When Matt Denton, engineer, maker, droid builder, and 3D printing enthusiast was a child, he was, like many of his peers, a huge fan of LEGO’s Technic building kits. The kits were first released in the late 1970s and were designed to be more challenging and technical than regular LEGOs, teaching kids (and adults) to build miniature vehicles with functional and moving parts. Denton – also probably like many of his peers – is still a fan of the kits today. Unlike most of his peers, however, he has taken them a step further, super-sizing them using the original instructions with some 3D printed parts.
Denton has already made a go-kart (and motorized that go-kart) as well as a forklift using the kits and his LulzBot 3D printers, with some help from his young nephew. Now he has released another video showing his latest project – a bulldozer.
“This was the second kit that I ever got, and possibly my most favorite,” Denton said.
The kit came with 372 parts, which is a lot to 3D print, especially on a large scale. Denton and his nephew were up to the task, however, as always. Some of the parts required a bit of extra effort; the tracks, in particular, needed metal pins to add strength to them. He used a 24-mm drill bit to clear out the holes in the 3D printed Legos so that the axles would run through them more smoothly.
“The gearboxes did require some additional tinkering just to get them to run smoothly,” he added.
There was a bit of an issue with the bucket-lifting mechanism on the front of the bulldozer – namely, it was too heavy to lift properly. Denton said he might take a closer look at the mechanism to see if he can find a way to make it work more smoothly – and knowing him, he’ll likely find a way. He also decided to try motorizing the bulldozer. The motors he created for the go-kart were a little too big, so he designed some smaller ones – and almost sent the bulldozer rocketing right off the table. The motors definitely worked.
“I think that’s a pretty successful build, and definitely the most difficult so far,” Denton concluded. “We need to sort of look into getting (the bucket mechanism) working a bit better, and making it remote controlled, because the motors worked really well and I think it’d be really good fun to make a radio controlled version.”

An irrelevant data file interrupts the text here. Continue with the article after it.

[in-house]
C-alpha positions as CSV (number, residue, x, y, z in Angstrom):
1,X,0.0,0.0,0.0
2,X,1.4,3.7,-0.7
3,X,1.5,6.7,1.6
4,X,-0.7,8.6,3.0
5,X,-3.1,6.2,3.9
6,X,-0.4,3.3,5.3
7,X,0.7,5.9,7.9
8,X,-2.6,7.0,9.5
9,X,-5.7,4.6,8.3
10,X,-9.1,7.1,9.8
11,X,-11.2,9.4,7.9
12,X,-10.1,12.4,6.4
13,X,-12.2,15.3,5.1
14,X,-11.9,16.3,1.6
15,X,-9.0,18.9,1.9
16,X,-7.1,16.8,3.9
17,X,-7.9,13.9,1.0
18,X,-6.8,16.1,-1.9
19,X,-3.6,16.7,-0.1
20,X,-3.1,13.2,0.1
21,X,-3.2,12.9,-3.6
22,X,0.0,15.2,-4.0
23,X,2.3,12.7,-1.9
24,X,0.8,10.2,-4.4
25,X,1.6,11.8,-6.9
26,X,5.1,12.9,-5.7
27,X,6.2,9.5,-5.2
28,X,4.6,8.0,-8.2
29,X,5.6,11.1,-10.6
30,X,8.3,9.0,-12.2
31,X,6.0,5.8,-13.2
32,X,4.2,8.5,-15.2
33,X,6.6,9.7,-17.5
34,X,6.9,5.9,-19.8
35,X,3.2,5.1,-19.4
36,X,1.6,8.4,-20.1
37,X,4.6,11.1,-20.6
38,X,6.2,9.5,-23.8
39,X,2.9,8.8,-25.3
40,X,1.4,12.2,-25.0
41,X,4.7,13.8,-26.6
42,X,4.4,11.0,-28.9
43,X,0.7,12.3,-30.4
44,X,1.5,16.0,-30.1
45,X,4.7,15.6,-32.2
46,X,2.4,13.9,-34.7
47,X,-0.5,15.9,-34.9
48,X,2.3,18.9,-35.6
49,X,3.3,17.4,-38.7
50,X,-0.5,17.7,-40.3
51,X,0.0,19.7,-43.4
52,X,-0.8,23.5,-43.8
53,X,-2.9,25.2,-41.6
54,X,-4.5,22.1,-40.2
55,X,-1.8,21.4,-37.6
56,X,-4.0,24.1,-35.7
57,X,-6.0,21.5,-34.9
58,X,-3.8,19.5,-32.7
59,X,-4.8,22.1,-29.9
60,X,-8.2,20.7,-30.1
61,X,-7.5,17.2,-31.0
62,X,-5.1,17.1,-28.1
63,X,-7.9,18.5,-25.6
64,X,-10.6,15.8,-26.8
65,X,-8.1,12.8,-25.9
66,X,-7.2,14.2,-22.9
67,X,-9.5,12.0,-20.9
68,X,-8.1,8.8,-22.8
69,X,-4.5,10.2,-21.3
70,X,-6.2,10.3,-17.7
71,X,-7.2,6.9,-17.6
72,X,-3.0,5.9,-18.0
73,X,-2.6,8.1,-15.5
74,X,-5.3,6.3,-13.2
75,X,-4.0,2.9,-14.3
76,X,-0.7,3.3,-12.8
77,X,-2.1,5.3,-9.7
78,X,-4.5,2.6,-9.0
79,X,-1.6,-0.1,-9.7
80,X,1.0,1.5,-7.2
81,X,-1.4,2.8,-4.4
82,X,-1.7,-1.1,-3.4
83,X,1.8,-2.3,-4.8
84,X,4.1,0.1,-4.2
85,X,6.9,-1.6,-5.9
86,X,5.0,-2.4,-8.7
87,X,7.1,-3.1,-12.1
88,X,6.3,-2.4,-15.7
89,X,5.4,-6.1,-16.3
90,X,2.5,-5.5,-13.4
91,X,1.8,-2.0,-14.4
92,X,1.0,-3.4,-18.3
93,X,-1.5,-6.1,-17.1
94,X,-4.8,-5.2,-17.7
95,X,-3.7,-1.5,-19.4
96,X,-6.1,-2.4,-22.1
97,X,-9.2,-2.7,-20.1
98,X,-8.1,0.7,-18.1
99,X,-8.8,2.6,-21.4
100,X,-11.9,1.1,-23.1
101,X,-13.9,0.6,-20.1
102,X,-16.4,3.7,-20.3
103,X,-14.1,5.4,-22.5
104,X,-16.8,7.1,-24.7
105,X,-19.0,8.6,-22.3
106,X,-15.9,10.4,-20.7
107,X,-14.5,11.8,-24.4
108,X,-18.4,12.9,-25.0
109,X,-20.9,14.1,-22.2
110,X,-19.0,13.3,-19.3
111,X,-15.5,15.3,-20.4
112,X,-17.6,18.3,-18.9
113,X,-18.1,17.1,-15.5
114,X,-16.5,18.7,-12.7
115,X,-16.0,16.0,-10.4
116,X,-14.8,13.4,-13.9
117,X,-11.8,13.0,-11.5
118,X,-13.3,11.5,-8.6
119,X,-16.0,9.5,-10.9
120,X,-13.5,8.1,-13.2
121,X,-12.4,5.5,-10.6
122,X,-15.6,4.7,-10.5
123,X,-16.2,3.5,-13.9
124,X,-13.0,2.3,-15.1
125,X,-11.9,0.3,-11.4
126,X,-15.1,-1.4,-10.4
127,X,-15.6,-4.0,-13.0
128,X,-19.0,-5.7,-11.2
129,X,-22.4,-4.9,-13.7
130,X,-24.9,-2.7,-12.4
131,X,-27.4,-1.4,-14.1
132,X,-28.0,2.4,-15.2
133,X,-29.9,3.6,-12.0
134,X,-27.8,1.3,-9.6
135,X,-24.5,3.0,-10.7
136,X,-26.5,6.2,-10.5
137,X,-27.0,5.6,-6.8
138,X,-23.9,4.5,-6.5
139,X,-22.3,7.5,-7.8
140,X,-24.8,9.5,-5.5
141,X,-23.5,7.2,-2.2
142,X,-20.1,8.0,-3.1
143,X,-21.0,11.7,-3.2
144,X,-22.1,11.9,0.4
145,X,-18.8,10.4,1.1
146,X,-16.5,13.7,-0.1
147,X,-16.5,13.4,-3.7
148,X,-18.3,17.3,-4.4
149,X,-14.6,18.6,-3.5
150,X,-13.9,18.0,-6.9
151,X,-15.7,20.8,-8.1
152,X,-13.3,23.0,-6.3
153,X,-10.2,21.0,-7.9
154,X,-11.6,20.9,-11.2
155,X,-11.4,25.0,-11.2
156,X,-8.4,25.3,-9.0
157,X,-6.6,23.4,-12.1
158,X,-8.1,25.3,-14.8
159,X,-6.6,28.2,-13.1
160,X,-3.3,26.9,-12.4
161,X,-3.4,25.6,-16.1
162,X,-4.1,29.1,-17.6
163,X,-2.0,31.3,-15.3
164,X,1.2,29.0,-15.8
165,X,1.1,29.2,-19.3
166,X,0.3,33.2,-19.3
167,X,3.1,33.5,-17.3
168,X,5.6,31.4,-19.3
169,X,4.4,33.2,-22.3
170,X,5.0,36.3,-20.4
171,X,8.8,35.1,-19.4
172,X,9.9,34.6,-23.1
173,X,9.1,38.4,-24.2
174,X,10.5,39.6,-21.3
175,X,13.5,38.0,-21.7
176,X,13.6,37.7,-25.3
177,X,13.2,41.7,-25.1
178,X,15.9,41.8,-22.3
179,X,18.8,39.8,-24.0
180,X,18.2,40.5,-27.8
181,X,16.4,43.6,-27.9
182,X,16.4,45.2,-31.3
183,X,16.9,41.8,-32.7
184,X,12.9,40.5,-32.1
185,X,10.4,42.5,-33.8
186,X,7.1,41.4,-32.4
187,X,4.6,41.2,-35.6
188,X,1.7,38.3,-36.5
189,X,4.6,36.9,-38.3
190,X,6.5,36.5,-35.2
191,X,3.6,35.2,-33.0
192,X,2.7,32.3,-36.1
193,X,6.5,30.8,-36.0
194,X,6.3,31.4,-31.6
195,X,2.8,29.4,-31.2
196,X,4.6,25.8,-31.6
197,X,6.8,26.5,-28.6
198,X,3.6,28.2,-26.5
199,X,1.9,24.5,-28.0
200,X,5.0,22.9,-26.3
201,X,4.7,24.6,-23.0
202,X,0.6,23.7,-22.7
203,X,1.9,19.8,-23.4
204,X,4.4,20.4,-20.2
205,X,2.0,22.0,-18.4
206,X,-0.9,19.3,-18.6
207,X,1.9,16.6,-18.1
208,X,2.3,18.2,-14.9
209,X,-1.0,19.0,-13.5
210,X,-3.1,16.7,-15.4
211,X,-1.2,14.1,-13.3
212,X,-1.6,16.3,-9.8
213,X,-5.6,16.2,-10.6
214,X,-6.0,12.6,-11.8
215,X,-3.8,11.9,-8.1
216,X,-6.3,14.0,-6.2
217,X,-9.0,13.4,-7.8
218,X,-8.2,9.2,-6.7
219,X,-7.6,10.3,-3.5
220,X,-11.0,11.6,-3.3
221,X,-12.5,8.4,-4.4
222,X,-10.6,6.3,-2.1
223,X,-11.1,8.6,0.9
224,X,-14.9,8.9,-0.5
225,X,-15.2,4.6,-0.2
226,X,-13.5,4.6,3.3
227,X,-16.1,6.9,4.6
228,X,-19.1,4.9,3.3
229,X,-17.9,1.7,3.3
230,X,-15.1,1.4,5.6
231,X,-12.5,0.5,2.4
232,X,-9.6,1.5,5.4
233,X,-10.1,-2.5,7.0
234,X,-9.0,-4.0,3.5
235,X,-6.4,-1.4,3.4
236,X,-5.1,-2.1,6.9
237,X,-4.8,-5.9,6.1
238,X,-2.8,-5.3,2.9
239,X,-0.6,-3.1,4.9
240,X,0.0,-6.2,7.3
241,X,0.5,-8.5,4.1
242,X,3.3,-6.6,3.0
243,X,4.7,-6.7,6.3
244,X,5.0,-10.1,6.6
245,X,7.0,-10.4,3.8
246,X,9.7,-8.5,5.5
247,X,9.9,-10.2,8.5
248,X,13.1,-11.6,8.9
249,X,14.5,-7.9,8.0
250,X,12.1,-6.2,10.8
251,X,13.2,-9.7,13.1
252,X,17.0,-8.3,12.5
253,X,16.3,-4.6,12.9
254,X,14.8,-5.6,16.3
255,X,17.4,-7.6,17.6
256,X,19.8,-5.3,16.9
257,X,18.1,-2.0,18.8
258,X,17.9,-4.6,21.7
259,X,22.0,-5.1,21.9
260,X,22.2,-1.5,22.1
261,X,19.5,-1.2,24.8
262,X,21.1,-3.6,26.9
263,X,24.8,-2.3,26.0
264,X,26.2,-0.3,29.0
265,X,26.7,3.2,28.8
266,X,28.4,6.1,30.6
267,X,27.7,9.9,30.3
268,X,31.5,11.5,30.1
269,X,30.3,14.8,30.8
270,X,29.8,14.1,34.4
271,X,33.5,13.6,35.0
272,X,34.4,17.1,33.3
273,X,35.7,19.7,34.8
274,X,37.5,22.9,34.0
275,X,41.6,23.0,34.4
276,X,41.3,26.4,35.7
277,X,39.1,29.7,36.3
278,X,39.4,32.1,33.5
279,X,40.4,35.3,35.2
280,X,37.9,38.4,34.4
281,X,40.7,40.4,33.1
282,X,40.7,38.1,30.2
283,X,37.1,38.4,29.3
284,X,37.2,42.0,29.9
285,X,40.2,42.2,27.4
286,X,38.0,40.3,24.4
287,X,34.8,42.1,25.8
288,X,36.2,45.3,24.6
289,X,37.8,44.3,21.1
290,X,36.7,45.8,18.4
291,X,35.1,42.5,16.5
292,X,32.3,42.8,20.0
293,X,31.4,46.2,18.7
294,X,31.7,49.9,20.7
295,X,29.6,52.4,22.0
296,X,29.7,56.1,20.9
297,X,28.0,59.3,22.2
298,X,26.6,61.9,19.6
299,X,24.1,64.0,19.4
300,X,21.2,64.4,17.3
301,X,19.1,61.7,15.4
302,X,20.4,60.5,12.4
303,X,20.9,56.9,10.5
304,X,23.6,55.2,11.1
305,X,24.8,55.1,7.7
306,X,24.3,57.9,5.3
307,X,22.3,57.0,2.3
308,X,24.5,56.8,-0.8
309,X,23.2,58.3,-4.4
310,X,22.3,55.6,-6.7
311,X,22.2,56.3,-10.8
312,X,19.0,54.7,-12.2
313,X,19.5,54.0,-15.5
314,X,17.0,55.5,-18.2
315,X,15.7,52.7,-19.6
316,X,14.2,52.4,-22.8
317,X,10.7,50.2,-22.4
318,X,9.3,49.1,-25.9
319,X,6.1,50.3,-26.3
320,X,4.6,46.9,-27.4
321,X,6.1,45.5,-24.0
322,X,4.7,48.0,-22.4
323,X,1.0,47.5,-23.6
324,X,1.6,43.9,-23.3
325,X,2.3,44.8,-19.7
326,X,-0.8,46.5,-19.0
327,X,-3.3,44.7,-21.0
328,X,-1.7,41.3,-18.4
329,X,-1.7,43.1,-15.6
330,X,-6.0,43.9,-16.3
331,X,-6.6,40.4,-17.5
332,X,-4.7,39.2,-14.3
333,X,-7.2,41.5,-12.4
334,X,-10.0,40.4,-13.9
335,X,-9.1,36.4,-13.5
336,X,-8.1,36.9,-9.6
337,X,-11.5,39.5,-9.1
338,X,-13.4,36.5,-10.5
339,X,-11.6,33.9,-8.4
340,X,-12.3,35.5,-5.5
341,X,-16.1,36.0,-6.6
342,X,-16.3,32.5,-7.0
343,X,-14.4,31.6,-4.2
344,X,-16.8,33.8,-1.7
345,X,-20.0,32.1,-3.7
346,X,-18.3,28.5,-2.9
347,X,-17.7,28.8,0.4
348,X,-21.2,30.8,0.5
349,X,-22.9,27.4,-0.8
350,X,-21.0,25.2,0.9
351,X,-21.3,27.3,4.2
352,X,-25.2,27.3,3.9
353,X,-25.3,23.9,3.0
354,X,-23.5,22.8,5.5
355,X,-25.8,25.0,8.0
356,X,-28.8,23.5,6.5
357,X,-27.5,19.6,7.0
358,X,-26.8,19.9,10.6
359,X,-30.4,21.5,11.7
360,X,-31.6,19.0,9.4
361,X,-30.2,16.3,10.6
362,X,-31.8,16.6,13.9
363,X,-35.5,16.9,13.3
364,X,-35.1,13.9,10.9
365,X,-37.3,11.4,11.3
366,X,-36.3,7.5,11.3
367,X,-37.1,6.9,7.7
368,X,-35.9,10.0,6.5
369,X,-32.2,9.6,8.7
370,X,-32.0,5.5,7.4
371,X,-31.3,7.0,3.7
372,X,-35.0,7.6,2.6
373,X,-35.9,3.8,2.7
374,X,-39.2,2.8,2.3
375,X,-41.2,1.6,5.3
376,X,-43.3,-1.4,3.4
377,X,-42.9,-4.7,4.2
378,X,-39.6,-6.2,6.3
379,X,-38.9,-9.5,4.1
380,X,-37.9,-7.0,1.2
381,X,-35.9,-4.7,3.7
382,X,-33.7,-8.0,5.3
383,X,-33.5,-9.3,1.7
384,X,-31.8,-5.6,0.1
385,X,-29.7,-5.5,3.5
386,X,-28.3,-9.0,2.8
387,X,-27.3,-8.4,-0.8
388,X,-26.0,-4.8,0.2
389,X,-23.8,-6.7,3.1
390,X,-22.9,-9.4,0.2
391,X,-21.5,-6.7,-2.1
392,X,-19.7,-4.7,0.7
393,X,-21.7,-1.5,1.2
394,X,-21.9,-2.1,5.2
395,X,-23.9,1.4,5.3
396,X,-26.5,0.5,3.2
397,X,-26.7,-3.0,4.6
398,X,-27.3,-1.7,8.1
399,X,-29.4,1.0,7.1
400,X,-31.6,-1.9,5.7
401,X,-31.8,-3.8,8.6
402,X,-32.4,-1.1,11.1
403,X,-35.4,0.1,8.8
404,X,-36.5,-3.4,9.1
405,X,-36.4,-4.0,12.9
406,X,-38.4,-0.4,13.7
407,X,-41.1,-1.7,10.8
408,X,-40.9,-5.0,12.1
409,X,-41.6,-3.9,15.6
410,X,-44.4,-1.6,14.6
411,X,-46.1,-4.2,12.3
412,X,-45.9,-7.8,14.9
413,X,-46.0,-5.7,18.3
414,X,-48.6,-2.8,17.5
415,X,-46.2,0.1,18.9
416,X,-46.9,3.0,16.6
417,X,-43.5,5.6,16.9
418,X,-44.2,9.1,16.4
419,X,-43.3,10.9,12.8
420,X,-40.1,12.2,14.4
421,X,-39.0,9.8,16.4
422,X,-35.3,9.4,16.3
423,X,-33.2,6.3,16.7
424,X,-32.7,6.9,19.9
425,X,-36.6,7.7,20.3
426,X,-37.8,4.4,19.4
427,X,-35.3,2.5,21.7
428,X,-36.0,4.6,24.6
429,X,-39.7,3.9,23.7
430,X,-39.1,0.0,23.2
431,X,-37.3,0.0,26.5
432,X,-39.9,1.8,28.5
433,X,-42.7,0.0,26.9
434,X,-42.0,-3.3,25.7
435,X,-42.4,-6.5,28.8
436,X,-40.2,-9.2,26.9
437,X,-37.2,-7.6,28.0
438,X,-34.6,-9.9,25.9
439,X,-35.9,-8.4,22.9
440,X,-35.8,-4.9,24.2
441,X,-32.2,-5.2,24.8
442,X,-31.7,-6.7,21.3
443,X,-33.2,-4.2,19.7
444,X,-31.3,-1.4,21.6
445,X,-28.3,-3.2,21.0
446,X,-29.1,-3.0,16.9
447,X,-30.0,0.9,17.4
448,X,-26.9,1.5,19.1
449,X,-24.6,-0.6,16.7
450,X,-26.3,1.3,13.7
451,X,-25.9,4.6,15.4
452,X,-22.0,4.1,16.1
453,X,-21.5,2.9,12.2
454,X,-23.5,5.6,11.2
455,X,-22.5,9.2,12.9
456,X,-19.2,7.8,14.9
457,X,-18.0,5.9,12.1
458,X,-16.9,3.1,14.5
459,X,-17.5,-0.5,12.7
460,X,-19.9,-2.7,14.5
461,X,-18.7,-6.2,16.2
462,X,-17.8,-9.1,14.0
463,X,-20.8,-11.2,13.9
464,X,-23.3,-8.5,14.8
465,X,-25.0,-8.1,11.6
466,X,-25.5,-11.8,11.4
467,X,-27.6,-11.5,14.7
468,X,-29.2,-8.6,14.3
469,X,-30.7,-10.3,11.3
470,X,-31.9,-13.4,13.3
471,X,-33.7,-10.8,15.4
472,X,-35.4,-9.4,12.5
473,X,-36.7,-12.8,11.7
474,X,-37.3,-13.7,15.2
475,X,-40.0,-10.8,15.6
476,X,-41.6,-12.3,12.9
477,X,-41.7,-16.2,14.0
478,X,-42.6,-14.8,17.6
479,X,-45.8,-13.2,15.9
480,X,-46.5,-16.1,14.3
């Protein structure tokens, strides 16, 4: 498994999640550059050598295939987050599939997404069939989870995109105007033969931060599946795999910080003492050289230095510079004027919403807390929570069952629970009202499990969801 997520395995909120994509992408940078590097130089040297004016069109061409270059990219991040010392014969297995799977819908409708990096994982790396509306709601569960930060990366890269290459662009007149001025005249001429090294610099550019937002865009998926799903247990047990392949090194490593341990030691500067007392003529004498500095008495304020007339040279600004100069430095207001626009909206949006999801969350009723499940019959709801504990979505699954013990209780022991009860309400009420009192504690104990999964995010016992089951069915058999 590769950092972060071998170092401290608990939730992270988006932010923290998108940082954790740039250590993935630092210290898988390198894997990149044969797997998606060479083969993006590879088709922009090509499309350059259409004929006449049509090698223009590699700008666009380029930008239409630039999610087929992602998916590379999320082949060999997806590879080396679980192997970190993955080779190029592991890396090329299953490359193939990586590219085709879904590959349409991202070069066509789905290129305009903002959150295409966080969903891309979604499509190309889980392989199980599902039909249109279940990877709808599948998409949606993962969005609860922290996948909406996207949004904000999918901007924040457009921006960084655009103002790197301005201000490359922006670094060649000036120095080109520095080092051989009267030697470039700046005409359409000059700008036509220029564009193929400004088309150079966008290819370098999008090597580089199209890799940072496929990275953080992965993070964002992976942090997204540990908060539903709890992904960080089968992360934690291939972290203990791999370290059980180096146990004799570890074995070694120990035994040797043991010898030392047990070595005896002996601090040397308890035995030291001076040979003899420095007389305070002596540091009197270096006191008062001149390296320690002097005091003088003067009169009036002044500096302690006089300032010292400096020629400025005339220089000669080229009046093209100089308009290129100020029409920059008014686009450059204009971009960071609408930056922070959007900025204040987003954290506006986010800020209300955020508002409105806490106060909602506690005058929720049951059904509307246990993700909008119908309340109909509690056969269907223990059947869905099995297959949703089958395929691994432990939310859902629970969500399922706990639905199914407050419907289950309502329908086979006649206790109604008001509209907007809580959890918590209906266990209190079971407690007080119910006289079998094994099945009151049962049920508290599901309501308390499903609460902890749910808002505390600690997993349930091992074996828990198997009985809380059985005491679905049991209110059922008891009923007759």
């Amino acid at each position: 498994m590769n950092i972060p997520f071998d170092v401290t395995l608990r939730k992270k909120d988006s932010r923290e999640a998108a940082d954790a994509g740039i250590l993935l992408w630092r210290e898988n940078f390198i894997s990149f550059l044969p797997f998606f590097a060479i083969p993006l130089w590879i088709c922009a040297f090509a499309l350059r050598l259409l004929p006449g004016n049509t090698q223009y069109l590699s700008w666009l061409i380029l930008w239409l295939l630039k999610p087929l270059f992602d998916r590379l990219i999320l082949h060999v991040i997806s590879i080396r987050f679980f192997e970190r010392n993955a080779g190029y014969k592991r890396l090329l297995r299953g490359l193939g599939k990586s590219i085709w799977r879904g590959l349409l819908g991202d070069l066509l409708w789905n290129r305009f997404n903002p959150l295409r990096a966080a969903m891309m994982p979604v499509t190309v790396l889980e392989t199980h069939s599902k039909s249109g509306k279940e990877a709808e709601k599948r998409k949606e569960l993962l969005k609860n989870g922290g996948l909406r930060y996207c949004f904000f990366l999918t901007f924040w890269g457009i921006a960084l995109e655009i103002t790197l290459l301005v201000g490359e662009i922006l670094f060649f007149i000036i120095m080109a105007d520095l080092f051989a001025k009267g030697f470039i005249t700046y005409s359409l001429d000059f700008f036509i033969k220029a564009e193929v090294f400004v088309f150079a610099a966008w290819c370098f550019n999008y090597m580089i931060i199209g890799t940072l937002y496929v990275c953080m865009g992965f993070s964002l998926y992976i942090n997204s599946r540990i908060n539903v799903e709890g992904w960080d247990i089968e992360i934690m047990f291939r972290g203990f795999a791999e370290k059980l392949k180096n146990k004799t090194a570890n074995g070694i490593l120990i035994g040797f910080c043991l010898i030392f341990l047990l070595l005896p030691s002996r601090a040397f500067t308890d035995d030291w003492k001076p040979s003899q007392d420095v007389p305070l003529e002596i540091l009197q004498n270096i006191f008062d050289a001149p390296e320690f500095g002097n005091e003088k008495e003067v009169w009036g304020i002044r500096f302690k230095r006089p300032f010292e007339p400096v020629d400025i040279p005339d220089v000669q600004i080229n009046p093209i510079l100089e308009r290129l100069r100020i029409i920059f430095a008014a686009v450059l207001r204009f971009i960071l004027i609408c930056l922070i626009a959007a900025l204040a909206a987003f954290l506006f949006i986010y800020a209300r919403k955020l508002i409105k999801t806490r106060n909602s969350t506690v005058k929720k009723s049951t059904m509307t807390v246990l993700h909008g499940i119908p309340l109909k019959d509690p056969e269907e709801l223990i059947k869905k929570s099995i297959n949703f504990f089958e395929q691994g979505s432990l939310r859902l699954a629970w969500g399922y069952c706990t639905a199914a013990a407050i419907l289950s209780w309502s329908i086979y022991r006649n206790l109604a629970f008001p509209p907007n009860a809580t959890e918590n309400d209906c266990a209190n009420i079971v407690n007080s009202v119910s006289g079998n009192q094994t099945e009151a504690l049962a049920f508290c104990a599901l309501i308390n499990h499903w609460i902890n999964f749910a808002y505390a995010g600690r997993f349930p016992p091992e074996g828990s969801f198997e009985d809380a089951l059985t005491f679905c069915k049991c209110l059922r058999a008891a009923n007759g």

Denton’s nephew also suggested giving the bulldozer off-road capabilities.
“One step at a time,” Denton responded.
The bulldozer took 600 hours to 3D print, using LulzBot TAZ 5, TAZ 6 and Mini 3D printers with Flexystruders and MOARstruders. For material, Denton used Premium PLA from 3DFilaPrint and PolyLite PLA from Polymaker.
Denton’s projects are an excellent example of the capabilities of 3D printing – and they also confirm that you never really outgrow LEGOs, you just make them bigger.
If you’d like to try making your own giant LEGO bulldozer, the files will soon be available on Denton’s Thingiverse account.
Discuss this and other 3D printing topics at 3DPrintBoard.com or share your thoughts below.[Images: Mantis Hacks via YouTube]
You May Also Like
Lego and Stanley Black and Decker Invest in Evolve Additive Solutions
Evolve Additive Solutions is a Minneapolis based 3D printing OEM who wants to make polymer 3D printing a manufacturing reality. Evolve is a Stratasys spin out that we wrote about before....
3D Printing News Briefs: September 8, 2018
We’re starting out with a lot of business news in today’s 3D Printing News Briefs, and then finishing up with something cool (pun intended) to get you through the weekend....
What’s Really Going on With the 3D Printed Toy Market Today?
One of the many industries being disrupted by 3D printing is toys; as most mass-produced playthings are already made of plastic, which is definitely in the 3D printing wheelhouse, it...
New 3D Printed Board Game Allows Players to Battle Autocracy
Board games have been around for centuries, and even with all of the technological alternatives available today, they still remain popular. That doesn’t mean, though, that board games can’t be...
View our broad assortment of in house and third party products.